Tires: We found the tires on the buggy to work best on pavement and hard packed dirt, while the tires on the truck liked soft and slightly loamy dirt. The tires on both vehicles experienced very little wear and generally worked fine at all of our test venues.
Power: Nope, there isn’t a lot of power on tap. Both vehicles run a typical brushed set-up, which in the case of the Dromidas, has a bit of yank off the bottom, a smooth mid-range, then sign off early up top. Yes, there is enough power to have fun and enough to throw some roost on loose dirt, but if you are a speed demon you’ll be investing in a BL system.
Radio: While the radios looked like standard Hobbico RTR units, they did include the small third channel button used to launch the rockets with. We found range to be excellent and never experienced a glitch with either radio.
Broken Parts: We didn’t break much on either vehicle. After various hard slams we managed to blow the servo in the truck, while it took some decent hucking to burn out the spur in the buggy. We handed the vehicles off to numerous people (who all seemed to like to slam off of hard objects) without breaking many parts.
Just what does it take to shoot a rocket? Not much, it is quite easy. First the vehicle has to be turned on, then you have to manually cock a spring with your hand. Load in a rocket, then hit the fire button on the transmitter. Super easy, super fun.
As mentioned above, the plow on truck works against it when driven off-road. However, it works like a champ when playing demo derby. 🙂
The rocket launcher on the buggy is angled somewhat higher than the one on the truck. This means a couple of things. The buggy typically shoots a little further and it enables the buggy to hit the truck while still out of the truck’s range.
Hands off kiddos, after a long run watch out for those motors, they like to run quite hot (140 F on a 55 F ambient day).
Handing the transmitter over to a youngster? If so the D/R throttle setting on the transmitter makes it fast and easy to back off the power for a noob.
Best Mod: For handling, stiffen up the front springs and go softer in the rear. This can easily (and cheaply) be done via pre-load spacers. Otherwise, spend your cash on extra rockets and have a ball.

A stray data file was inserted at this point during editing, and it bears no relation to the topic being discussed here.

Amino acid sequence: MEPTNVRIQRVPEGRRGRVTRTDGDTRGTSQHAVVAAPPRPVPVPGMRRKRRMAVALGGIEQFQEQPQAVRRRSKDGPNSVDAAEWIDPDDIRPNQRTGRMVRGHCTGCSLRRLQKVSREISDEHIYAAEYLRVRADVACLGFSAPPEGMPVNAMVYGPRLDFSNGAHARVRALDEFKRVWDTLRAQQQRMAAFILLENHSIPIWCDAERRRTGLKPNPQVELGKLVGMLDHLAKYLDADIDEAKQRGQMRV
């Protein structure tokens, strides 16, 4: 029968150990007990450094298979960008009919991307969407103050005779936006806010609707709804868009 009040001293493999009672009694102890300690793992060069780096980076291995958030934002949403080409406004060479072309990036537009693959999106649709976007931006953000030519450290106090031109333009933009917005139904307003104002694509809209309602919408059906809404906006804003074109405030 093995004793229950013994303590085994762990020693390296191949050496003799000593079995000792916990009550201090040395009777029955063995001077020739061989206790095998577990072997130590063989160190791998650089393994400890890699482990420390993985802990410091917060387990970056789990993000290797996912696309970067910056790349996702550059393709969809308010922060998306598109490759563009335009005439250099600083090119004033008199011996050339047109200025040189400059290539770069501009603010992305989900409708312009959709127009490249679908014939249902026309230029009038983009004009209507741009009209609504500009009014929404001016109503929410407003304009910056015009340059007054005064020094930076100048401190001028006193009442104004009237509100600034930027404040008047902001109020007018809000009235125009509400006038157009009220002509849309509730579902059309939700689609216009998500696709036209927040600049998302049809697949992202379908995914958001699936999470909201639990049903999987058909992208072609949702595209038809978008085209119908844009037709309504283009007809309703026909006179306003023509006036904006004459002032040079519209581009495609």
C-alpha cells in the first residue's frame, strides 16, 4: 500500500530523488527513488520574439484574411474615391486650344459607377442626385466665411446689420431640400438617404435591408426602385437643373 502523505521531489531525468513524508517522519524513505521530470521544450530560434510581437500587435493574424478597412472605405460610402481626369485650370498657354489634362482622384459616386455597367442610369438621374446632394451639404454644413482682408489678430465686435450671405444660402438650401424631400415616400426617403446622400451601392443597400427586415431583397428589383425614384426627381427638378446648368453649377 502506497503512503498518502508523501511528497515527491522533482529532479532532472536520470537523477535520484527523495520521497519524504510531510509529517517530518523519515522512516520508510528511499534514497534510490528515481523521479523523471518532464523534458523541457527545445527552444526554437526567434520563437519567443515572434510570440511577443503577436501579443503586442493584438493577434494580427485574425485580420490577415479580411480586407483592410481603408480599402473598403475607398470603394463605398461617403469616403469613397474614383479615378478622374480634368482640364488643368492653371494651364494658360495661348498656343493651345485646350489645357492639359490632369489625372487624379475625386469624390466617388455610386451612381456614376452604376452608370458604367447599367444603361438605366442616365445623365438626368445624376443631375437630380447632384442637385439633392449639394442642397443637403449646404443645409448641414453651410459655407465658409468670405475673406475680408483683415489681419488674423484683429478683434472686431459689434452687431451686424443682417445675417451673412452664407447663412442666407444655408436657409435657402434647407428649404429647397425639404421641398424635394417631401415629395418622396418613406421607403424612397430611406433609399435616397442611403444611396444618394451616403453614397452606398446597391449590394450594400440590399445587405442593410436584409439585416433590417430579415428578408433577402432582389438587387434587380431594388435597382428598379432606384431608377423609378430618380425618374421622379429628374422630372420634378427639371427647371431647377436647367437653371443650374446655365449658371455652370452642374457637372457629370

A = Outstanding/Best in Class, B = Above Average, C = Average, D = Below Average, F = Horrific
Time To Bash: B We had no problems getting either vehicle up and running. Charge up a pack, insert a foam rocket, then get ready for fun.
Workability: B Both vehicles use a standard 18th scale layout which we found very easy to work on.
Car Show Rating: A Our testers all thought that the Wasteland vehicles both brought really cool looks to the plate. They are supposed to look like cars out of a Mad Max style movie, and that is exactly the look they achieved. On top of that, the truck has a great deal of small detailing that really sets it off.
Bash-A-Bility: B After all was said and done, both vehicles were as durable as previous Dromida cars that we have reviewed. They can take a fair amount of bashing with very little breakage.
Fun Factor: A The rocket launchers really do add to the fun, we had a ball testing the Wasteland series vehicles.
Handling: C While the rocket launchers are great fun to use, they place a lot of weight up high, hurting both vehicle’s overall handling.
Value: B While the Wasteland vehicles cost around $40 more than “regular” Dromidas, the rocket launchers make them worth the extra cash.
Parts Availability: C Dromida has sold a whole lot of vehicles through their Great Planes dealers and certain shops do have a nice stock of replacement parts. However, most hobby shops still do not, at least parts are readily available through on-line sources.
BigSquid Rating: B We had an absolute blast driving the Dromida Wasteland series vehicles. Their rocket launchers add something new to the bashing game that we found to be really fun. We can highly recommend the vehicles to anyone looking to have a great time bashing around the backyard. But… don’t just buy one, buy two, they are a lot more fun when used with a friend.